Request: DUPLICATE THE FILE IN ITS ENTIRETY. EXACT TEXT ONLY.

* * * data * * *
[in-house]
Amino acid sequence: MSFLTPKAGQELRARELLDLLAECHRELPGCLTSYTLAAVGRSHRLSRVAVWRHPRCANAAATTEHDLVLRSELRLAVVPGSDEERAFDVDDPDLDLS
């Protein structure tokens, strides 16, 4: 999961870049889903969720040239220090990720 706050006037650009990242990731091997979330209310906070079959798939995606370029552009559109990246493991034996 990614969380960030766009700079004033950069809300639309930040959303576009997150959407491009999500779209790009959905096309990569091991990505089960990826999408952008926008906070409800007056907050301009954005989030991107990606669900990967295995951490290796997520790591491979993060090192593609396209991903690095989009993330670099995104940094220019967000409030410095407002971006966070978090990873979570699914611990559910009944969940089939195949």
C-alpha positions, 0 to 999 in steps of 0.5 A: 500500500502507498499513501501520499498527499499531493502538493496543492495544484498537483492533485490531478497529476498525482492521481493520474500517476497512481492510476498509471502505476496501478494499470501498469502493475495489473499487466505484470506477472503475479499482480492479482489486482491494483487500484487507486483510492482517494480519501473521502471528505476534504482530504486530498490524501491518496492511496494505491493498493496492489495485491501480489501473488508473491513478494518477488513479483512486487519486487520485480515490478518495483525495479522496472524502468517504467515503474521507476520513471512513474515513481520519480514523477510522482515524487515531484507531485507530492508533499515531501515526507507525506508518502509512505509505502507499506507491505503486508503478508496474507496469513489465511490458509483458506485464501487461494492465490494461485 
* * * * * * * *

[in-house]
Amino acid sequence: MSFLTPKAGQELRARELLDLLAECHRELPGCLTSYTLAAVGRSHRLSRVAVWRHPRCANAAATTEHDLVLRSELRLAVVPGSDEERAFDVDDPDLDLS
């Protein structure tokens, strides 16, 4: 999961870049889903969720040239220090990720 706050006037650009990242990731091997979330209310906070079959798939995606370029552009559109990246493991034996 990614969380960030766009700079004033950069809300639309930040959303576009997150959407491009999500779209790009959905096309990569091991990505089960990826999408952008926008906070409800007056907050301009954005989030991107990606669900990967295995951490290796997520790591491979993060090192593609396209991903690095989009993330670099995104940094220019967000409030410095407002971006966070978090990873979570699914611990559910009944969940089939195949």
C-alpha positions, 0 to 999 in steps of 0.5 A: 500500500502507498499513501501520499498527499499531493502538493496543492495544484498537483492533485490531478497529476498525482492521481493520474500517476497512481492510476498509471502505476496501478494499470501498469502493475495489473499487466505484470506477472503475479499482480492479482489486482491494483487500484487507486483510492482517494480519501473521502471528505476534504482530504486530498490524501491518496492511496494505491493498493496492489495485491501480489501473488508473491513478494518477488513479483512486487519486487520485480515490478518495483525495479522496472524502468517504467515503474521507476520513471512513474515513481520519480514523477510522482515524487515531484507531485507530492508533499515531501515526507507525506508518502509512505509505502507499506507491505503486508503478508496474507496469513489465511490458509483458506485464501487461494492465490494461485 